Beginnings (5:29) has Darren Star talk about how he wanted to make a series about post-college kids in their 20s trying to get used to being an adult. Starr talks about how the building reflected an apartment complex he lived at during this time of his life. He mentions how Fox didn’t let him let the characters get frisky until halfway through the first season. He discusses his approach to the sequel that wasn’t really connected that hard to Beverly Hills 90210

Friends & Neighbors (6:25) has the actors discuss their characters and how they relate to each other. Darren Star says the characters came into their own over the season. He talks about each character and their actor. 

Neighbors & Friends (5:52) has Andrew Shue talk about being Billy. Darren says part of him is in the character since he was once an aspiring writer. Darren’s roommate at UCLA was Daphne Zuniga and she ended up on the show. He also had a roomie who bolted in the middle of the night. 

Season One Episode Guide is text with the logline for the various episodes. 

Melrose Place Behind The Scenes (5:00) is a launch premier piece. Aaron Spelling talks about the show. Matt is called “politically corrected” instead of Gay. 

Amanda (2:16) talks about the arrival of Heather Locklear on the show. Darren Star didn’t have much of a character when she arrived to play Alison’s boss. She creatively opened up the show with her sharky way. 

New Style Profile (4:45) is from Fox Behind the Scenes. They push the hype and how show was a ratings success. They show a giant street party held to celebrate the launch. 

Meet The Neighbors is a graphic interface with postcards of the characters to help keep them straight. 

The Best of the Worst Part 1 (12:04) are clips of the extreme moments from the season. You might want to watch this after completing the season.

The Best of the Worst Part 2 (9:05) are more highlights of the tawdry moments. 


Audio Commentary with Darren Star on “Collision Course” and “The Bitch Is Back.” 

Complex Relationships – Billy and Alison (9:32) deep dives into the characters’ relationship. It’s a summary of the season with clips and an announcer summing things up.

Complex Relationships – Amanda, Jake, Jo and Reed (10:14) goes into how these two women all about Jake. 

Complex Relationship – Michael, Jane, Kimberly, Sydney and Matt (17:20) gets into the tangled web of three women and Matt gets married.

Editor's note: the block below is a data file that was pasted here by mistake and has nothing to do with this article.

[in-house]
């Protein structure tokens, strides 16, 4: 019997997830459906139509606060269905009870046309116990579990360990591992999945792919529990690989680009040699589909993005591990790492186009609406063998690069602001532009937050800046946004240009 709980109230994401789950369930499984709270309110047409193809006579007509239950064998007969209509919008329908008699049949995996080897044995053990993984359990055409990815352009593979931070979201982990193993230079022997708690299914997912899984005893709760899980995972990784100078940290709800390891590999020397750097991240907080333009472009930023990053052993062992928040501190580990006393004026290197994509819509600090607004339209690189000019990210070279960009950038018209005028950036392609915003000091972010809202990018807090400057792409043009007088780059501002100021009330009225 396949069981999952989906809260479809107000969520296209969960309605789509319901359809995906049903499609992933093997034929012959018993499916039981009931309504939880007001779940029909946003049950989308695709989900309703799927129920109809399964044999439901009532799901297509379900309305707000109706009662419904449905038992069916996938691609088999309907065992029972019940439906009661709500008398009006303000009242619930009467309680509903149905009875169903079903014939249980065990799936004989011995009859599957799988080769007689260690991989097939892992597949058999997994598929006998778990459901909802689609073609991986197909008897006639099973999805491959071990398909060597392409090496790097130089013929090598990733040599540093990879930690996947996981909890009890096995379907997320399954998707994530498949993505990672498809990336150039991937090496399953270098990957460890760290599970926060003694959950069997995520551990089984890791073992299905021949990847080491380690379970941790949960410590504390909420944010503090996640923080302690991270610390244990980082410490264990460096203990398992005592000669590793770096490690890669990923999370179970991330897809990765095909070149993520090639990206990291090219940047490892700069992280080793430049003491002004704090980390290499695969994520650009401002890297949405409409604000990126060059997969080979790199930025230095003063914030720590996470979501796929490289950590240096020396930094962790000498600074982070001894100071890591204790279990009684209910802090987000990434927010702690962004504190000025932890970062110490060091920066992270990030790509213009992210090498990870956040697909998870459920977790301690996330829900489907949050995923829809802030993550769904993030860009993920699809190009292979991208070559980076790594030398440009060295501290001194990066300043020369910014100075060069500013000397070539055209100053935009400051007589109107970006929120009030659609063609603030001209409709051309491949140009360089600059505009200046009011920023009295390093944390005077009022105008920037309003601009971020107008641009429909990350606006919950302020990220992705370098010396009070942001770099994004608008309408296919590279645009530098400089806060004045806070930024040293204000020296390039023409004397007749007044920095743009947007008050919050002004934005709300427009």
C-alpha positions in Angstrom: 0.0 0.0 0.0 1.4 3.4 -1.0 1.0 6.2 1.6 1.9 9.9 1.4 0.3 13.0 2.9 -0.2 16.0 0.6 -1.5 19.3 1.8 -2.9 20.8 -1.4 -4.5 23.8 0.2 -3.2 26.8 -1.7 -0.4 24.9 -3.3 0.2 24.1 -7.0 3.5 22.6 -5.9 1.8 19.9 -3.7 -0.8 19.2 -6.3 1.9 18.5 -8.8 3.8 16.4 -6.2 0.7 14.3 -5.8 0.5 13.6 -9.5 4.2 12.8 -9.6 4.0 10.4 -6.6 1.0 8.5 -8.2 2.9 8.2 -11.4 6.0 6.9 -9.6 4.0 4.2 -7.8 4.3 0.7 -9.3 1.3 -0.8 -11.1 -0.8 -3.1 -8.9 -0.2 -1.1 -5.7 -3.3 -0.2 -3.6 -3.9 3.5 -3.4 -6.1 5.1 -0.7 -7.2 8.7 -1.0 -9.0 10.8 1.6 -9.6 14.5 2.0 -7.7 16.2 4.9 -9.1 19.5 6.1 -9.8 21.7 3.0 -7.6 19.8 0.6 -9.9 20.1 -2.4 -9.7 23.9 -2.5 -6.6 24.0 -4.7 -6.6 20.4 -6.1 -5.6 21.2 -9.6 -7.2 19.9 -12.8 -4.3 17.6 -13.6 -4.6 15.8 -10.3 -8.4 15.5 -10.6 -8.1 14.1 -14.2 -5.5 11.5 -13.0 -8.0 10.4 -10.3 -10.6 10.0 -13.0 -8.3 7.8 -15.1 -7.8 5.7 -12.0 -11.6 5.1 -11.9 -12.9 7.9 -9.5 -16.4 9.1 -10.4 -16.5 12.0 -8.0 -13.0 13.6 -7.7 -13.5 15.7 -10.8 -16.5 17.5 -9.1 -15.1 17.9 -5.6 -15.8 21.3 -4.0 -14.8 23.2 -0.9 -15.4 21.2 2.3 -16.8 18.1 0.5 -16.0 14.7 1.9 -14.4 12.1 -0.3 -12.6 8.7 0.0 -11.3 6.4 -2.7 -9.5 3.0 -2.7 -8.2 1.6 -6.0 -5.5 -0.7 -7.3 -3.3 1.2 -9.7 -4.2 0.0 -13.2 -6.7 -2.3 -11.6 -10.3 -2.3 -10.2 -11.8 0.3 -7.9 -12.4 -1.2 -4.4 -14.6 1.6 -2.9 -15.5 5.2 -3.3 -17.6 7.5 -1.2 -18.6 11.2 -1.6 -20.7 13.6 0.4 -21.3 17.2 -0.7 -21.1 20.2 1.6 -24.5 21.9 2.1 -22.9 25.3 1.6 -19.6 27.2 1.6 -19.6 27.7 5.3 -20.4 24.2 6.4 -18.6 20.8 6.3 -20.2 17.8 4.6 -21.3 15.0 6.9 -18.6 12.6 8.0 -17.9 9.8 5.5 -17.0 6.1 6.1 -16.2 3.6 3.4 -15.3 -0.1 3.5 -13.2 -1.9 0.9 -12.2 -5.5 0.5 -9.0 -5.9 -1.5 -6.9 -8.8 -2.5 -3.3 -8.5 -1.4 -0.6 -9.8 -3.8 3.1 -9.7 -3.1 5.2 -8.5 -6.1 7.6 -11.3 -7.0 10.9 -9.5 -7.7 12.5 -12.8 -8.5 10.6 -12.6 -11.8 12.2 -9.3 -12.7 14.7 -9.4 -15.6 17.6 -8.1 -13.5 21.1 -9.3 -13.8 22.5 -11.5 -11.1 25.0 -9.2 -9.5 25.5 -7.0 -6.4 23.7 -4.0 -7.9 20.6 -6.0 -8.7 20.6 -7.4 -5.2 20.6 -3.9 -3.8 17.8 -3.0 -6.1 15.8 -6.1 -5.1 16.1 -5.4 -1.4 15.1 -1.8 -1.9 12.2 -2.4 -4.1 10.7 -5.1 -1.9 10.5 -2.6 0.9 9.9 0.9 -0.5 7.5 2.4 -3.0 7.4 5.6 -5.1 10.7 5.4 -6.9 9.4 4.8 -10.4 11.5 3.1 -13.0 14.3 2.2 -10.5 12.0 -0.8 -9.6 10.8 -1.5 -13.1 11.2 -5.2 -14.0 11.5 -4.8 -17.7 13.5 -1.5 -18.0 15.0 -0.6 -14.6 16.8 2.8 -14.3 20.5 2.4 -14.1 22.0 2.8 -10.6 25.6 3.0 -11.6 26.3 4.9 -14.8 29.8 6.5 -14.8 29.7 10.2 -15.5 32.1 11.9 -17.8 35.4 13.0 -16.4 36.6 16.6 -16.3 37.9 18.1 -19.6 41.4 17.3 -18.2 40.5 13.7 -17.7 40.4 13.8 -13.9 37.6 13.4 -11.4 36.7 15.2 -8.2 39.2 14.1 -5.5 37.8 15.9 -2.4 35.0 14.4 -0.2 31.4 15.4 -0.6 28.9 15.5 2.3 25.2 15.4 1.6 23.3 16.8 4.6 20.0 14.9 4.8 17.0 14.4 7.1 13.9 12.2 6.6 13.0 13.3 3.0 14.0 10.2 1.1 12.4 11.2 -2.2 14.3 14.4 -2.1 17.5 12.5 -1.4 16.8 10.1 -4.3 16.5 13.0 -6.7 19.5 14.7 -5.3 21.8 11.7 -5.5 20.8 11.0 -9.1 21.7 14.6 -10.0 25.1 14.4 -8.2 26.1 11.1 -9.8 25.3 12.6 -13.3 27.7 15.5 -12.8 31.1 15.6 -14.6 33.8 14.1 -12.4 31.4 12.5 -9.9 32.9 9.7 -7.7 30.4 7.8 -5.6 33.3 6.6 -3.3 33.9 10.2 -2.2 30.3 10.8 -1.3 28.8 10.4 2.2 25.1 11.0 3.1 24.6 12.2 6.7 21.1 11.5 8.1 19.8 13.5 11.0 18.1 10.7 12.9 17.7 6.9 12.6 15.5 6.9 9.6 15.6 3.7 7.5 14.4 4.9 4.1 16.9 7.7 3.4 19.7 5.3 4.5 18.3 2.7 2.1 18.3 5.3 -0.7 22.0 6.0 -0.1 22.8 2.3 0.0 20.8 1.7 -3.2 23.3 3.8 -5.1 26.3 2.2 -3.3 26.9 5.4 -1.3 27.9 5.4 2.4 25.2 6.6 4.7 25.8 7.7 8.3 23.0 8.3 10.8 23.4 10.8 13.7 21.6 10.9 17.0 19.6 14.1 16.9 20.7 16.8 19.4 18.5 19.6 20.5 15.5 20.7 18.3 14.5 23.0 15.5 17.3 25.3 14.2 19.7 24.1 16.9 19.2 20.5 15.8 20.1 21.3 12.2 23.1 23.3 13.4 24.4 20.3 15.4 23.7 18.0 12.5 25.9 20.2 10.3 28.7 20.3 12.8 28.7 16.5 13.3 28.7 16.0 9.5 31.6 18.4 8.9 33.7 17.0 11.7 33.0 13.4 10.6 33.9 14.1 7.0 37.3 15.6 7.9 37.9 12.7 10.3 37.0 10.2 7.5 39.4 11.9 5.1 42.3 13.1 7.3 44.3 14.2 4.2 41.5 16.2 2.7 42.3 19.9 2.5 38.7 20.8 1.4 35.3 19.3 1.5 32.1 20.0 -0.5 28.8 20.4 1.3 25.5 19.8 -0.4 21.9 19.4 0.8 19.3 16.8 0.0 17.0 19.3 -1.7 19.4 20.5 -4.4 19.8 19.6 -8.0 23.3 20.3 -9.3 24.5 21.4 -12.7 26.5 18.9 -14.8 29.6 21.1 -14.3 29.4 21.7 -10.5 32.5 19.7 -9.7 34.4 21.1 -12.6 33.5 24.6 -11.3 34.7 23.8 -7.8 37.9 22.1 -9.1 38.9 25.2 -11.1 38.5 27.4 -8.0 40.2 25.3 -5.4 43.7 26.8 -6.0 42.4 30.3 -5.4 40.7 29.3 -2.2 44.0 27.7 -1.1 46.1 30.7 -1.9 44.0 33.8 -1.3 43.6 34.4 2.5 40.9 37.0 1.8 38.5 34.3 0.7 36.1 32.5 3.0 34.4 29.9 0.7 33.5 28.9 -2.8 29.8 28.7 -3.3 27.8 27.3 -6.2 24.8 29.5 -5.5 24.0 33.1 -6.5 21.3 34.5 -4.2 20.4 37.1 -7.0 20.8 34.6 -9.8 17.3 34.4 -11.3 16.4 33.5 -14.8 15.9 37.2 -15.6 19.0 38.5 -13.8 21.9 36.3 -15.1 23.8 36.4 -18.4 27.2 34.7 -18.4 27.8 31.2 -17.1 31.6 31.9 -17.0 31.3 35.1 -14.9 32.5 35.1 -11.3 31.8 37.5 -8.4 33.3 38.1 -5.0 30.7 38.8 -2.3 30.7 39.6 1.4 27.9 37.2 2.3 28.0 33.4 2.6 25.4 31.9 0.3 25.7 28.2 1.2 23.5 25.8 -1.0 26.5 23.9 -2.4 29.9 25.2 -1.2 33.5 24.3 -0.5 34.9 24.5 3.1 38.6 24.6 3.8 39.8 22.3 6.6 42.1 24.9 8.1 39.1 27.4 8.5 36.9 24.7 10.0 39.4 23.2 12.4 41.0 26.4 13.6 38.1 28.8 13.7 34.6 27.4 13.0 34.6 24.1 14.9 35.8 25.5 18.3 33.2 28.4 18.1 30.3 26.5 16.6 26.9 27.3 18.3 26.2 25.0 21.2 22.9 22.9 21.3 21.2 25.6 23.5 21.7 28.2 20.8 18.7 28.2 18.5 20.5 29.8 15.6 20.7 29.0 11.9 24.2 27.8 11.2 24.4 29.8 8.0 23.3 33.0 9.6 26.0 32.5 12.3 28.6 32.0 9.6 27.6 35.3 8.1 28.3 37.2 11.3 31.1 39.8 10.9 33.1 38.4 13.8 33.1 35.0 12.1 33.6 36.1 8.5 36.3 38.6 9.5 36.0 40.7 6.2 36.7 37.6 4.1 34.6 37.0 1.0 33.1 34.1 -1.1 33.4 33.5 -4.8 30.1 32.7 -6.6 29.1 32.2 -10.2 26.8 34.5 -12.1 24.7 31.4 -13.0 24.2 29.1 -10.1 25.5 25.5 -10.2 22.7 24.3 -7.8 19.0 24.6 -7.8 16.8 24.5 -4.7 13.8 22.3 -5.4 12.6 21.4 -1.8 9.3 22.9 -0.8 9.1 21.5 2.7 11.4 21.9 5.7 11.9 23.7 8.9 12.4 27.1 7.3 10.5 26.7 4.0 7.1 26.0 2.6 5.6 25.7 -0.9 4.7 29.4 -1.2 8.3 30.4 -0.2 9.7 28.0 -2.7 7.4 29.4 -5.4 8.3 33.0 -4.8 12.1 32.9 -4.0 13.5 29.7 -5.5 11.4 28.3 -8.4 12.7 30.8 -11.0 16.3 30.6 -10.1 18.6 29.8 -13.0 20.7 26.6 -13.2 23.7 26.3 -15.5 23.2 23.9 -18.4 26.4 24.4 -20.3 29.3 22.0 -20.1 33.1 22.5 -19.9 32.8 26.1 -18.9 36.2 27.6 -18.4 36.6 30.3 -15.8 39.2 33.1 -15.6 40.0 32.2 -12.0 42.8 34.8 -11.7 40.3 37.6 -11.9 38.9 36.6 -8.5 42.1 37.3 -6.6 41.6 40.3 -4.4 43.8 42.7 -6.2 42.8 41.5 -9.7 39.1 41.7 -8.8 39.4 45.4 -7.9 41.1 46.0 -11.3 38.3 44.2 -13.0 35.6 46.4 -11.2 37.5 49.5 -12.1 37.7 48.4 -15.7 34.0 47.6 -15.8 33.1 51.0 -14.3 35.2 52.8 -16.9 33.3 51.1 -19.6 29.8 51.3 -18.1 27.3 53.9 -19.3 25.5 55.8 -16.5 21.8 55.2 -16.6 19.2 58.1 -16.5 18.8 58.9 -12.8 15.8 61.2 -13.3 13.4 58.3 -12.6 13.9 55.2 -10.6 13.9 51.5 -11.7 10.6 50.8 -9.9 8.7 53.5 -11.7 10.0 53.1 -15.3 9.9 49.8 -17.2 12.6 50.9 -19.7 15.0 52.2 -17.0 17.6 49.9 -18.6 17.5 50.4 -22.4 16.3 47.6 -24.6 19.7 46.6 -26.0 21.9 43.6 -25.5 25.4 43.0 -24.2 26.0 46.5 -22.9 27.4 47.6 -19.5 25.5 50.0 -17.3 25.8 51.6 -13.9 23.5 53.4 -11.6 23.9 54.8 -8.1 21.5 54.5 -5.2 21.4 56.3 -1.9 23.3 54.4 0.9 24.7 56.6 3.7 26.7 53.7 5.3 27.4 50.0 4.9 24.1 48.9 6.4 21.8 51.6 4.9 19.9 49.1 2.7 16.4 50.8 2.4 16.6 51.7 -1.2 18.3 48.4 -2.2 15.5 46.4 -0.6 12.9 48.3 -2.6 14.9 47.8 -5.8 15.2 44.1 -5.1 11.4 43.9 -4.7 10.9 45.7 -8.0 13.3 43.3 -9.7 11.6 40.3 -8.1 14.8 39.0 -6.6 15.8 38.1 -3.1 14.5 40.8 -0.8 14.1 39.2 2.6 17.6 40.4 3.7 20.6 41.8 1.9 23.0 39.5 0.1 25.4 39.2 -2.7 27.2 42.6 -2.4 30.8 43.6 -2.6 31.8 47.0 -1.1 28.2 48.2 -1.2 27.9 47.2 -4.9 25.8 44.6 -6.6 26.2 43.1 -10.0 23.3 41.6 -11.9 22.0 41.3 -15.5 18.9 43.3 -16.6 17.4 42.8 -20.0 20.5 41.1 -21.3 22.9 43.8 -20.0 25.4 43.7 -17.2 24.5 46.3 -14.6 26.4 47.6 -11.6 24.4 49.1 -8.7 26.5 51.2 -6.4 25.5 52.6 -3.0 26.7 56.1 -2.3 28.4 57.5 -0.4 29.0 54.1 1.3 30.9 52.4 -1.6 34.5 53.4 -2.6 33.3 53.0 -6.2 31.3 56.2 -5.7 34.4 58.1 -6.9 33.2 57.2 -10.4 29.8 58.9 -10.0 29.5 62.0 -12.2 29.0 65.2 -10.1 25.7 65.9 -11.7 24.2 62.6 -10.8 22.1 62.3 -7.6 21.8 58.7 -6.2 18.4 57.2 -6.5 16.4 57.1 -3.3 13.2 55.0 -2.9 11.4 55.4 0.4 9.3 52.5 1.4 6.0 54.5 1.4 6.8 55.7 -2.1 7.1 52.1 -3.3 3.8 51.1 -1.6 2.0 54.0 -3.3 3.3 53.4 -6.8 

According to Jake (19:21) has Darren Star talk about how the show reflected about his time at an apartment complex. He used Jake to launch the show by having him date a character on Beverly Hills 90210. Aaron Spelling gets praised for giving Grant Show his big break. He talks about the show getting more salacious after the first few episodes. 

Seven Minutes In Hell (7:09) is the biggest nightmares of the season. This was Alison’s drinking problem season.

Everything You Needed to Know About Melrose Place Season 3 (14:58) is hosted by Michael Colton and John Aboud. They joke how they live there, but aren’t interesting to get their stories on the show. They insert themselves into the opening. They summarize the attempted murders, explosions, kidnappings and shootings. 

CBS DVD presents Melrose Place: The Complete Series. Created by Darren Star. Starring Josie Bissett, Thomas Calabro, Marcia Cross, Kristin Davis, Laura Leighton, Amy Locane, Alyssa Milano, Lisa Rinna, Doug Savant, Grant Show, Andrew Shue, Courtney Thorne-Smith, Jack Wagner, Vanessa A. Williams, Daphne Zuniga, Heather Locklear and Traci Lords. Rated: Unrated. Boxset Contents: 226 Episodes on 54 DVDs. Release Date: October 4, 2022.

Joe Corey is the writer and director of "Danger! Health Films" currently streaming on Night Flight and Amazon Prime. He's the author of "The Seven Secrets of Great Walmart People Greeters." This is the last how to get a job book you'll ever need. He was Associate Producer of the documentary "Moving Midway." He's worked as local crew on several reality shows including Candid Camera, American's Most Wanted, Extreme Makeover Home Edition and ESPN's Gaters. He's been featured on The Today Show and CBS's 48 Hours. Dom DeLuise once said, "Joe, you look like an axe murderer." He was in charge of research and programming at the Moving Image Archive.